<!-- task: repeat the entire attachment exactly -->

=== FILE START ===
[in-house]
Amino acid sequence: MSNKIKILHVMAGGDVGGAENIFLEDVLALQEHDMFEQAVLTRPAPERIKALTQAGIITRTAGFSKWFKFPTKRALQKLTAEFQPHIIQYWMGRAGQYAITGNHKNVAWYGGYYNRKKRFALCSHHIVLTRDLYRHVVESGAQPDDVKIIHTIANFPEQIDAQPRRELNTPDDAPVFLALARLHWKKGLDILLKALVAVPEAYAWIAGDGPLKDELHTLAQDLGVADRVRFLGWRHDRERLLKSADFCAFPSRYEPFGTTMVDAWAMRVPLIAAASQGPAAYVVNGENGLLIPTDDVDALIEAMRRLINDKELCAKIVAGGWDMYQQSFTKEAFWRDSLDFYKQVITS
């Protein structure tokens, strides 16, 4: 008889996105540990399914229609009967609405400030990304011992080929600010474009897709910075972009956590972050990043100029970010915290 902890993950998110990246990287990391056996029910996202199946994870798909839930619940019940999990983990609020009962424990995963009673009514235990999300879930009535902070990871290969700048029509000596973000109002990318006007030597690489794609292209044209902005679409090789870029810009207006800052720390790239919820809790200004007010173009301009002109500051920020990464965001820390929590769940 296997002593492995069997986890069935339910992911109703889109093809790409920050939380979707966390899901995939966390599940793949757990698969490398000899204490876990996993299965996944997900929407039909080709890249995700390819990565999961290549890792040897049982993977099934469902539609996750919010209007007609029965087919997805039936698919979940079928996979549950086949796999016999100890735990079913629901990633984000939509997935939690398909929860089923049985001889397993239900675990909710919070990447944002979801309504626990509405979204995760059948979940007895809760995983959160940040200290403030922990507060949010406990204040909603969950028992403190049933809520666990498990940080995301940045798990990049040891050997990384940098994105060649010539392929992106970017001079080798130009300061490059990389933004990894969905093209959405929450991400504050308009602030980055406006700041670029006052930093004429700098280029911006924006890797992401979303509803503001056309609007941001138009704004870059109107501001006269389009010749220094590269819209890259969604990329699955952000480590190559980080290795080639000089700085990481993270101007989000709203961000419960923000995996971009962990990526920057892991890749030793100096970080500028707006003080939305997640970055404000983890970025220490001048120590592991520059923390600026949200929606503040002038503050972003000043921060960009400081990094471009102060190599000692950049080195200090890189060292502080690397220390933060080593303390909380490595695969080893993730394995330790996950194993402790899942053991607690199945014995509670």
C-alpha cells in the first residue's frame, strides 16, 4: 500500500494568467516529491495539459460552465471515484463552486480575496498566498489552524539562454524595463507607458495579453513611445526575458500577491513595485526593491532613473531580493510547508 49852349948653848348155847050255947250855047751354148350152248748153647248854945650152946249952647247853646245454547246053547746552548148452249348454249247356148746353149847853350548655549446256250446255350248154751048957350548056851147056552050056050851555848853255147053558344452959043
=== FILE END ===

[in-house]
Amino acid sequence: MSNKIKILHVMAGGDVGGAENIFLEDVLALQEHDMFEQAVLTRPAPERIKALTQAGIITRTAGFSKWFKFPTKRALQKLTAEFQPHIIQYWMGRAGQYAITGNHKNVAWYGGYYNRKKRFALCSHHIVLTRDLYRHVVESGAQPDDVKIIHTIANFPEQIDAQPRRELNTPDDAPVFLALARLHWKKGLDILLKALVAVPEAYAWIAGDGPLKDELHTLAQDLGVADRVRFLGWRHDRERLLKSADFCAFPSRYEPFGTTMVDAWAMRVPLIAAASQGPAAYVVNGENGLLIPTDDVDALIEAMRRLINDKELCAKIVAGGWDMYQQSFTKEAFWRDSLDFYKQVITS
């Protein structure tokens, strides 16, 4: 008889996105540990399914229609009967609405400030990304011992080929600010474009897709910075972009956590972050990043100029970010915290 902890993950998110990246990287990391056996029910996202199946994870798909839930619940019940999990983990609020009962424990995963009673009514235990999300879930009535902070990871290969700048029509000596973000109002990318006007030597690489794609292209044209902005679409090789870029810009207006800052720390790239919820809790200004007010173009301009002109500051920020990464965001820390929590769940 296997002593492995069997986890069935339910992911109703889109093809790409920050939380979707966390899901995939966390599940793949757990698969490398000899204490876990996993299965996944997900929407039909080709890249995700390819990565999961290549890792040897049982993977099934469902539609996750919010209007007609029965087919997805039936698919979940079928996979549950086949796999016999100890735990079913629901990633984000939509997935939690398909929860089923049985001889397993239900675990909710919070990447944002979801309504626990509405979204995760059948979940007895809760995983959160940040200290403030922990507060949010406990204040909603969950028992403190049933809520666990498990940080995301940045798990990049040891050997990384940098994105060649010539392929992106970017001079080798130009300061490059990389933004990894969905093209959405929450991400504050308009602030980055406006700041670029006052930093004429700098280029911006924006890797992401979303509803503001056309609007941001138009704004870059109107501001006269389009010749220094590269819209890259969604990329699955952000480590190559980080290795080639000089700085990481993270101007989000709203961000419960923000995996971009962990990526920057892991890749030793100096970080500028707006003080939305997640970055404000983890970025220490001048120590592991520059923390600026949200929606503040002038503050972003000043921060960009400081990094471009102060190599000692950049080195200090890189060292502080690397220390933060080593303390909380490595695969080893993730394995330790996950194993402790899942053991607690199945014995509670």
C-alpha cells in the first residue's frame, strides 16, 4: 500500500494568467516529491495539459460552465471515484463552486480575496498566498489552524539562454524595463507607458495579453513611445526575458500577491513595485526593491532613473531580493510547508 49852349948653848348155847050255947250855047751354148350152248748153647248854945650152946249952647247853646245454547246053547746552548148452249348454249247356148746353149847853350548655549446256250446255350248154751048957350548056851147056552050056050851555848853255147053558344452959043